When a taxpayer earns income, the issuing party will provide them with an IRS form. This may include a Form W2, Form 1099-MISC, Form 1099-DIV, Form 1099-INT, etc. The key thing to remember is that not only does the taxpayer receive this form, but so does the IRS. Well, at some point in time, the IRS runs “checks” to make sure that the income reported on these forms “matches” what is reported on the tax return. If there is a mismatch? Well, let’s just say that the IRS will send you a “love letter” bringing the discrepancy to your attention.
Understanding upfront matching
With this program, the IRS scrutinizes income reporting before issuing a taxpayer’s refund via the following steps:
- The IRS receives a tax return.
- The IRS matches the return against Forms W-2 and/or Forms 1099 that the IRS has received.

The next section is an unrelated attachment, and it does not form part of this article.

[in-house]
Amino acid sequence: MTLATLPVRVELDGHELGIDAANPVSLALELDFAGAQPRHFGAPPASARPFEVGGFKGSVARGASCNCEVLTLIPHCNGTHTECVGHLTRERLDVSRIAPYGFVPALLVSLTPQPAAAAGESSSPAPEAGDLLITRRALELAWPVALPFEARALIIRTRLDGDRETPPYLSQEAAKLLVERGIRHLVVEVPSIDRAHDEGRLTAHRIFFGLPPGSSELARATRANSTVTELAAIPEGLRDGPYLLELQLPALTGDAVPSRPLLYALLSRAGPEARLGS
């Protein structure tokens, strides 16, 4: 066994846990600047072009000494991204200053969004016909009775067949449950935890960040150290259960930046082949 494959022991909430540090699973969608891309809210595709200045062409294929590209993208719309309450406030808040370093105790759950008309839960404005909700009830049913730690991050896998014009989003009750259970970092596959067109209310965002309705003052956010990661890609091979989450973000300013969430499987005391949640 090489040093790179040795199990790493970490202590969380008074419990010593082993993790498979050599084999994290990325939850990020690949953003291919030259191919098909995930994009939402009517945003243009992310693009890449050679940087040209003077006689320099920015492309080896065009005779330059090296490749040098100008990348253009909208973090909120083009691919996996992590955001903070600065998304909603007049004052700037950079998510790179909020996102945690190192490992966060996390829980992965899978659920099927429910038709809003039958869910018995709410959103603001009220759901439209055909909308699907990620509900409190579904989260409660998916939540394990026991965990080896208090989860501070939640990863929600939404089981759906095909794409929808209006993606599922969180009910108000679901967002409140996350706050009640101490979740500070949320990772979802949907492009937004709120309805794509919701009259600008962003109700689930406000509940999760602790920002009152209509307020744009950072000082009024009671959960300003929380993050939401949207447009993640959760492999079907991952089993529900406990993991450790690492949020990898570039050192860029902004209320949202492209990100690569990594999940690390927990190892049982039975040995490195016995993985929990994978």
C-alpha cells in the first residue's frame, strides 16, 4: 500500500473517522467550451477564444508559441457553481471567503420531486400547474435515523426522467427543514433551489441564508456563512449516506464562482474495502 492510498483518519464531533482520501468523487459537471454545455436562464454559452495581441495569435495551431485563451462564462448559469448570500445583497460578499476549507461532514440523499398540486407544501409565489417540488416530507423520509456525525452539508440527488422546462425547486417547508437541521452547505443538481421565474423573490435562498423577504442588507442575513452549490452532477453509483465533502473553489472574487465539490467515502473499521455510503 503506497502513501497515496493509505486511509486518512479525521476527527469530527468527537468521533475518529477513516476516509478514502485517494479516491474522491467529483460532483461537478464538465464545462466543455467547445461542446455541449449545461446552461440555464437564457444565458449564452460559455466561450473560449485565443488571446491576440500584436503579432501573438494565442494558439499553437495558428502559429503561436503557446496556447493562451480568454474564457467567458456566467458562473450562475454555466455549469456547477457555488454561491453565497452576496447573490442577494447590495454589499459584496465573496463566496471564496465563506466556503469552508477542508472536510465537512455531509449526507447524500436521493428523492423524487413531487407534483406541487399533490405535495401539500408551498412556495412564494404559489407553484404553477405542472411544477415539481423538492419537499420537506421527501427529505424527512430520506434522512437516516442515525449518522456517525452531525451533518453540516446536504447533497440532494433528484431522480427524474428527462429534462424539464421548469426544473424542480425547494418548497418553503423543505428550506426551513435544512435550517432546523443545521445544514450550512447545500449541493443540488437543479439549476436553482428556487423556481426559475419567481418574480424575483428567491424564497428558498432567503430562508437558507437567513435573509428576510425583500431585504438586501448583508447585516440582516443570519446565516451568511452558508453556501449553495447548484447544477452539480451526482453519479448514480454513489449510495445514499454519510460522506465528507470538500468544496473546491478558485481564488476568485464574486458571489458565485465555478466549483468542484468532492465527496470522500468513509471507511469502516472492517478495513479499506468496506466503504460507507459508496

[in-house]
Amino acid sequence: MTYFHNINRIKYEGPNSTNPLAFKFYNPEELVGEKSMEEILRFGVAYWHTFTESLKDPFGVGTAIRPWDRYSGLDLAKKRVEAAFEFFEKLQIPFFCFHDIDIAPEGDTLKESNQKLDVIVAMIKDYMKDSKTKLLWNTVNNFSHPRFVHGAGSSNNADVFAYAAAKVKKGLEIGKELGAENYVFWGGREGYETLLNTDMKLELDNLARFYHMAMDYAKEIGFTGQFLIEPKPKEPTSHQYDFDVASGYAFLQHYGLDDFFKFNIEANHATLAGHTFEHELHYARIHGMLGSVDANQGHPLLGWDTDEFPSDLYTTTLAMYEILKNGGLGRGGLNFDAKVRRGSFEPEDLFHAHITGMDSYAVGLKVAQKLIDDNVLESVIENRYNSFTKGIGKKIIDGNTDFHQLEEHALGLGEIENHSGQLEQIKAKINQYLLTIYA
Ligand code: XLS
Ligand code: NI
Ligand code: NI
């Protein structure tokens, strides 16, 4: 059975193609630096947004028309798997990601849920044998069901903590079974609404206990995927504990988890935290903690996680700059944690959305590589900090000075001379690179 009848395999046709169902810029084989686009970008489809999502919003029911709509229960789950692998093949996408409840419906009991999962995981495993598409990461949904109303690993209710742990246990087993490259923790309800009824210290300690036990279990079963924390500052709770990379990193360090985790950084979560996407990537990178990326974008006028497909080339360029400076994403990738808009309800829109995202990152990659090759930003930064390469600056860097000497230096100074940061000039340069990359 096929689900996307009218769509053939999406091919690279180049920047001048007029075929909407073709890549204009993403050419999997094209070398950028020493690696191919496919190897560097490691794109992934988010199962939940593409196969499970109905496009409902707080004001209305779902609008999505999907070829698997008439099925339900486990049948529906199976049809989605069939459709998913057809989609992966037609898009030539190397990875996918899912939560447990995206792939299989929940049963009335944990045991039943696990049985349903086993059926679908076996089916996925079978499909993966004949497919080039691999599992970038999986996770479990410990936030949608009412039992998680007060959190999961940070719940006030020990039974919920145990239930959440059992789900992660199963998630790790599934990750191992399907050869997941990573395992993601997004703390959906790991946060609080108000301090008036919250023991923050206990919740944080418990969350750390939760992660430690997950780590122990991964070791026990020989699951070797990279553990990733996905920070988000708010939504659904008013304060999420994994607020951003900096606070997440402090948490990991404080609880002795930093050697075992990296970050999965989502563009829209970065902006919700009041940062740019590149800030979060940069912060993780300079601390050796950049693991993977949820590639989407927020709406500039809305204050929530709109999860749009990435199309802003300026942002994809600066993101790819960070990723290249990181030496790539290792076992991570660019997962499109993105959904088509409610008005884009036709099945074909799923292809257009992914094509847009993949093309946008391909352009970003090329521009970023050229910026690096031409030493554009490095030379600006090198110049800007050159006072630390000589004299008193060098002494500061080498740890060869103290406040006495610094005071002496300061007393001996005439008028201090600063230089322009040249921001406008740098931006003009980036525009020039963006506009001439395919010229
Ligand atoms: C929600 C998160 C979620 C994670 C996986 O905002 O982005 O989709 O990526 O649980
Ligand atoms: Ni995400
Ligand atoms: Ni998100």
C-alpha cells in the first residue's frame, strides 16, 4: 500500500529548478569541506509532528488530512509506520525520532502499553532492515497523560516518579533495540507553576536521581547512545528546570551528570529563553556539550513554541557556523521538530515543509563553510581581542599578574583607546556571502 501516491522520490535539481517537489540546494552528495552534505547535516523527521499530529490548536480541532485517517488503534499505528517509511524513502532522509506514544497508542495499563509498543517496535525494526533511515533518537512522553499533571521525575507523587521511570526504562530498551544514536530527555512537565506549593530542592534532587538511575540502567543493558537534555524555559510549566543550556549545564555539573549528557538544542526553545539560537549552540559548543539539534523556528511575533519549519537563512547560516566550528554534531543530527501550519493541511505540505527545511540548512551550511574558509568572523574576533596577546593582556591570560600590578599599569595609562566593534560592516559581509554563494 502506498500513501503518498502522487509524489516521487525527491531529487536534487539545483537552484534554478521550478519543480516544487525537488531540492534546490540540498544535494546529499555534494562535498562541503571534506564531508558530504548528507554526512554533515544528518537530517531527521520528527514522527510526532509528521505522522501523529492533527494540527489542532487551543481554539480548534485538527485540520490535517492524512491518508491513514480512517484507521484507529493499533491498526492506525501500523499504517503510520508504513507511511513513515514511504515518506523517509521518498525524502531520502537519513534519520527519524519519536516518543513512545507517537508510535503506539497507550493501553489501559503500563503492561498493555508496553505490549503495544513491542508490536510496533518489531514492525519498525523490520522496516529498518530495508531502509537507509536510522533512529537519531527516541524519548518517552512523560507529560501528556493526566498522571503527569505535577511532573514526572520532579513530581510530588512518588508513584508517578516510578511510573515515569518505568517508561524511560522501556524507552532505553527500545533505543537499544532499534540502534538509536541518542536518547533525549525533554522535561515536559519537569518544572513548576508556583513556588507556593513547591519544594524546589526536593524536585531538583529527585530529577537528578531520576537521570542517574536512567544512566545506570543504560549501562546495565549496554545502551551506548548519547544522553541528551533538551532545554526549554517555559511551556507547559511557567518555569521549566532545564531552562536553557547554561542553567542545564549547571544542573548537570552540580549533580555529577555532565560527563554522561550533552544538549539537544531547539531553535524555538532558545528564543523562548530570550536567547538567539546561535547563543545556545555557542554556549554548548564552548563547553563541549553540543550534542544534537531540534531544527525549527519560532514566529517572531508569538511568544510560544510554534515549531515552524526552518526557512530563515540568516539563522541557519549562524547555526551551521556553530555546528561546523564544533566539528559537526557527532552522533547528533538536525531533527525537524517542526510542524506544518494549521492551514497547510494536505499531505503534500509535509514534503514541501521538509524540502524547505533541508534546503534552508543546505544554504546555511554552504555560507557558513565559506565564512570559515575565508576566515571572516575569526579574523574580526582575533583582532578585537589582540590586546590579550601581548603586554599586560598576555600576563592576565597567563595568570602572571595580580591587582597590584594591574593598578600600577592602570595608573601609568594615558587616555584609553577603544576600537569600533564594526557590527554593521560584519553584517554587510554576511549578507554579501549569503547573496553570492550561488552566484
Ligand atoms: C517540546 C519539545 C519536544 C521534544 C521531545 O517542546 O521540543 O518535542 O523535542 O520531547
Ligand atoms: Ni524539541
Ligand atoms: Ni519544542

- If everything matches between the return and the information statements, the IRS releases the refund.
- If the IRS finds a mismatch, the IRS freezes the refund and sends a notice to the taxpayer asking for more information to prove their income and withholding.
Understanding CP2000 matching
When a tax return’s information doesn’t match data reported to the Internal Revenue Service by employers, banks and other third parties, the IRS will send a letter to the taxpayer. The letter is called an IRS Notice CP2000, and it gives detailed information about issues the IRS identified and provides steps taxpayers should take to resolve those issues.
This isn’t a formal audit notification, but a notice to see if the taxpayer agrees or disagrees with the proposed tax changes. Taxpayers should respond to the CP2000, usually within 30 days from the date printed on the notice. If a timely response can’t be made